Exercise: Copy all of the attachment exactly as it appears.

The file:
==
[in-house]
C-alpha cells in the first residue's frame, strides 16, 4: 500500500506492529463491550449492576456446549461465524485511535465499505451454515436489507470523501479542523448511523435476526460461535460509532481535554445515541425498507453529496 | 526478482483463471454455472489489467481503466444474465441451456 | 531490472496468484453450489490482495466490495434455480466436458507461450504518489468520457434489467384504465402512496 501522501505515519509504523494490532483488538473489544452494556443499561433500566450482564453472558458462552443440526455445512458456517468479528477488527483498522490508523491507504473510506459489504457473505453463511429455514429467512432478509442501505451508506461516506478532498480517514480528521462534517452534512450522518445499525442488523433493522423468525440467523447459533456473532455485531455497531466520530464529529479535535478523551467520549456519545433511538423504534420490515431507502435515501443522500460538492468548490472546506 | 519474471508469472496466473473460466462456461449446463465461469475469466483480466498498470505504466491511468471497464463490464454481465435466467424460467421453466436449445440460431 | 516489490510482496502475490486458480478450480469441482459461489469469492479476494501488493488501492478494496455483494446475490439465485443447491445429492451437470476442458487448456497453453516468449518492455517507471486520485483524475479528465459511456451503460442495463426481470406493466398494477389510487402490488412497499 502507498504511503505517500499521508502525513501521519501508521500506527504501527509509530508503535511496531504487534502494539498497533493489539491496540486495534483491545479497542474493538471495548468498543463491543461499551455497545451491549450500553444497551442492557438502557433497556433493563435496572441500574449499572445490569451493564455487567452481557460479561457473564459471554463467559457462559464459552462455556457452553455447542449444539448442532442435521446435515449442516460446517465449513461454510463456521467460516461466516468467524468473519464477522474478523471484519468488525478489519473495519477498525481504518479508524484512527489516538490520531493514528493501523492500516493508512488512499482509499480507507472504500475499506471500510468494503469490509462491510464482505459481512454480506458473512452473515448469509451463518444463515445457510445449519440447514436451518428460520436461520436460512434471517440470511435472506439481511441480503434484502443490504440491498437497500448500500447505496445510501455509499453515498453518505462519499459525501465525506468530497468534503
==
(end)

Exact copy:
[in-house]
C-alpha cells in the first residue's frame, strides 16, 4: 500500500506492529463491550449492576456446549461465524485511535465499505451454515436489507470523501479542523448511523435476526460461535460509532481535554445515541425498507453529496 | 526478482483463471454455472489489467481503466444474465441451456 | 531490472496468484453450489490482495466490495434455480466436458507461450504518489468520457434489467384504465402512496 501522501505515519509504523494490532483488538473489544452494556443499561433500566450482564453472558458462552443440526455445512458456517468479528477488527483498522490508523491507504473510506459489504457473505453463511429455514429467512432478509442501505451508506461516506478532498480517514480528521462534517452534512450522518445499525442488523433493522423468525440467523447459533456473532455485531455497531466520530464529529479535535478523551467520549456519545433511538423504534420490515431507502435515501443522500460538492468548490472546506 | 519474471508469472496466473473460466462456461449446463465461469475469466483480466498498470505504466491511468471497464463490464454481465435466467424460467421453466436449445440460431 | 516489490510482496502475490486458480478450480469441482459461489469469492479476494501488493488501492478494496455483494446475490439465485443447491445429492451437470476442458487448456497453453516468449518492455517507471486520485483524475479528465459511456451503460442495463426481470406493466398494477389510487402490488412497499 502507498504511503505517500499521508502525513501521519501508521500506527504501527509509530508503535511496531504487534502494539498497533493489539491496540486495534483491545479497542474493538471495548468498543463491543461499551455497545451491549450500553444497551442492557438502557433497556433493563435496572441500574449499572445490569451493564455487567452481557460479561457473564459471554463467559457462559464459552462455556457452553455447542449444539448442532442435521446435515449442516460446517465449513461454510463456521467460516461466516468467524468473519464477522474478523471484519468488525478489519473495519477498525481504518479508524484512527489516538490520531493514528493501523492500516493508512488512499482509499480507507472504500475499506471500510468494503469490509462491510464482505459481512454480506458473512452473515448469509451463518444463515445457510445449519440447514436451518428460520436461520436460512434471517440470511435472506439481511441480503434484502443490504440491498437497500448500500447505496445510501455509499453515498453518505462519499459525501465525506468530497468534503